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Joseph: The heart knows
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I’ve been a parent for just shy of 21 years. I only blinked once, OK, maybe twice in that time, but still proceeded to fast-forward 20 years and at breakneck speed. I never can find that pesky “pause” button and, believe me, I’ve tried.

My two older sons, both in college, can finally admit they are beginning to understand the restless feeling of “time flying by.” They both recognize this sentiment best in the image of their youngest siblings, 11-year-old twins, leaving elementary school, and on the way to middle. They’ve expressed disbelief of how this milestone could actually be happening and so fast. Moments like these compel me to hold true the fact my sons are starting to appreciate what it’s like to be a parent. Wow. Did I really just say that? How many times have I thought over the years, “Wait until you’re a dad (or mom) then you’ll get it.” Perhaps they are finally realizing the often difficult but fulfilling job of parenting. 

This brings me to Mother’s Day and a day when our children try (and usually succeed) to pull out all the stops to make us (mothers) feel special and loved and appreciated. The day may include breakfast in bed, handmade cards, flowers, gifts. It’s funny how some things never change from one generation to the next. While all of these tokens of affection are heart-felt and welcomed, as a mom, I think it’s safe to say what we really want but are reluctant to profess is to do the things we don’t get to do. Mothers deserve to be appreciated for all they do, without having to “do.”

I can still hear my mother saying she wanted lots of hugs, cards made by hand, and simply a day off … from cooking, cleaning, disciplining, carpooling, doing the laundry. I’ll only speak for myself as a mother, but feel sure many moms share my mindset. I’ve finally reached a point in my career as a parent where I can make some honest assertions. I am not a perfect mom, now or any time in the future. I know I work hard to be the best I can for my children, no one else’s. When I fail, and I do, I try again until I get it as close as I can to right. I could be more organized and timely. I could work on lowering my voice at times, and raising it at others.

We mothers are hardest on ourselves. I realize my children don’t like me all the time, but I do believe they love me every day. Our house is not always calm and quiet, but is warm and inviting. It’s our home and it’s a place my children want to be (most of the time). I’ve yelled. They’ve yelled. Maybe a few four-letter words have been used … but of course, only one or two. Apologies have been rendered. Tears have been shed. Laughter is heard every day. I’ve punished. I’ve cried all alone in my car. I’ve waited up. I’ve waited in the doctor’s office and emergency rooms. I’ve waited by the back door at 1 a.m. praying I would see headlights in the driveway soon. But years from now, I hope my children will know that in all my imperfections, I absolutely tried my best, worked my hardest, and loved them with all my might. I am extraordinarily grateful for all five of my children. I know how lucky I am; how loved I am.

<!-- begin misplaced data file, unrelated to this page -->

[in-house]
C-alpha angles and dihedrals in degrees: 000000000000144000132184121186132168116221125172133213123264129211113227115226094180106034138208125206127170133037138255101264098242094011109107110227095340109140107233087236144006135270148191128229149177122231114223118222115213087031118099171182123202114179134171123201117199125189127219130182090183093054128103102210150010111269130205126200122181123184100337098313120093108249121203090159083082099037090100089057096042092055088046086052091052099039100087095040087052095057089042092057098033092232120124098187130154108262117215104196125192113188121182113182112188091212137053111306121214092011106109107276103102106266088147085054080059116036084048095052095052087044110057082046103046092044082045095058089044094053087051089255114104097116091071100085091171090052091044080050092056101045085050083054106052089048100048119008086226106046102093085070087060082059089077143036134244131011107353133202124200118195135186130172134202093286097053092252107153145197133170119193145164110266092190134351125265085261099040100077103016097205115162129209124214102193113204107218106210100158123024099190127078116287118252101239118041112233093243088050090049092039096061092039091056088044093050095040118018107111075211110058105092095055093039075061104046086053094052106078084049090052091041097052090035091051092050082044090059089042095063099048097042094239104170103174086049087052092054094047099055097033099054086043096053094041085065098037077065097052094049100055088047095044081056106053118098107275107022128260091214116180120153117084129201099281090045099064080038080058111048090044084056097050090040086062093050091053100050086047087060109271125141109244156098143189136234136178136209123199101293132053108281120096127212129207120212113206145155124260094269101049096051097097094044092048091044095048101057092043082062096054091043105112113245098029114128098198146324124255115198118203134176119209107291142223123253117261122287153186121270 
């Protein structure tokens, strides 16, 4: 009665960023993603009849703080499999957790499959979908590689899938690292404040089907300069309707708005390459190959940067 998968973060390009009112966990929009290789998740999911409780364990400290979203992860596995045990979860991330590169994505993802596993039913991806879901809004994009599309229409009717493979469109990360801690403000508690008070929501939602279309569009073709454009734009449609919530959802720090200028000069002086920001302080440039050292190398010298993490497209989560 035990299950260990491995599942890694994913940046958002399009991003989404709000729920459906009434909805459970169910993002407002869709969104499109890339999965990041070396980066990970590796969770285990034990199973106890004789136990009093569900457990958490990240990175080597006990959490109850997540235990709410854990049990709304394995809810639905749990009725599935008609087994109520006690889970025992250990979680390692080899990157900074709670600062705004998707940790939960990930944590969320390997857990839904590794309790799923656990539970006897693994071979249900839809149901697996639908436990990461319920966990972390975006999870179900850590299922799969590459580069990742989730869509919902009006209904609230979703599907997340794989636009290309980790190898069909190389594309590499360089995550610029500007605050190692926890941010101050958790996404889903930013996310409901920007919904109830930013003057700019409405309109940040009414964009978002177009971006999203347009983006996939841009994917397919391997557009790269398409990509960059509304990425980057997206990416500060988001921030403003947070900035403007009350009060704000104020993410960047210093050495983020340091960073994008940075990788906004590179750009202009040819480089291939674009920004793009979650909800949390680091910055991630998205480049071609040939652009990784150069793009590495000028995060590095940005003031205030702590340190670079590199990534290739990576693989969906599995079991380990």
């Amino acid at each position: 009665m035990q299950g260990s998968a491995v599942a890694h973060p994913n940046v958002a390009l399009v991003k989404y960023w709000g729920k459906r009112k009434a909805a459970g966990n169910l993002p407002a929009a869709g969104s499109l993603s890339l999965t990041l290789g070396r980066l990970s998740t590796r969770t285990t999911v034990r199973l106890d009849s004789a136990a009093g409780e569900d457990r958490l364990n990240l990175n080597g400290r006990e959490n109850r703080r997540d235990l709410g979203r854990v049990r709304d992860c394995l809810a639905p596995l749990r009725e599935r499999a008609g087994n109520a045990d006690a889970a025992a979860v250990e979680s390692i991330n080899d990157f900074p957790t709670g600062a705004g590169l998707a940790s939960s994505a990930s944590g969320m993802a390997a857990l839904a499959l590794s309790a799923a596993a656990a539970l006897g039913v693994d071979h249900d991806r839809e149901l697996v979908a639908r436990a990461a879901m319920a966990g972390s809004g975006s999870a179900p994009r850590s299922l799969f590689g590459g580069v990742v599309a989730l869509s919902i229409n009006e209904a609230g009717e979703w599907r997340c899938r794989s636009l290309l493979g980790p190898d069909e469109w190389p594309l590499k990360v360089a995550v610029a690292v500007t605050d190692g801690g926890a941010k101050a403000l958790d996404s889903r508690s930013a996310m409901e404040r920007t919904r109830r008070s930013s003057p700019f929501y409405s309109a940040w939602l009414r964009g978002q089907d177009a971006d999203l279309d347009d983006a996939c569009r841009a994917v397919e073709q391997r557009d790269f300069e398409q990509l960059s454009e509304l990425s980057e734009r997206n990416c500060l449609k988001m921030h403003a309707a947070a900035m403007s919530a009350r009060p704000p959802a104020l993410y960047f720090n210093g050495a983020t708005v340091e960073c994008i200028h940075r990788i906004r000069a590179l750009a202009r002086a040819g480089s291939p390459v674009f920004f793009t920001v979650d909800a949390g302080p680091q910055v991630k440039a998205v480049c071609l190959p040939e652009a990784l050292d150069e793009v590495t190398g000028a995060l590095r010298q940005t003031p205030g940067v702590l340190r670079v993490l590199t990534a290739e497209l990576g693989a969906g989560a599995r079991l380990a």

This weekend, I will celebrate my life as a mother and my life as a daughter. I will celebrate the memories of the unconditional way my mother loved and cared for me. Alzheimer’s Disease has taken her memories one by one. It has robbed her of speech and her ability to walk. But the disease’s quality of timelessness sometimes bestows a blessing and I received one on my last visit with my mom just 10 days ago.

I arrived to see her about 20 minutes after the rest of my family. They informed me my mother had been very agitated and distant and for me not to expect much from her today. But in this sad and awful disease, I truly believe what the mind can’t remember, the heart will feel. And that is exactly what I got. As I leaned in to tell my mom “hello,” she reached for me with her arms, grabbed my face, kissed my forehead, and told me she loved me. My family was stunned. The heart knows.

Happy Mother’s Day.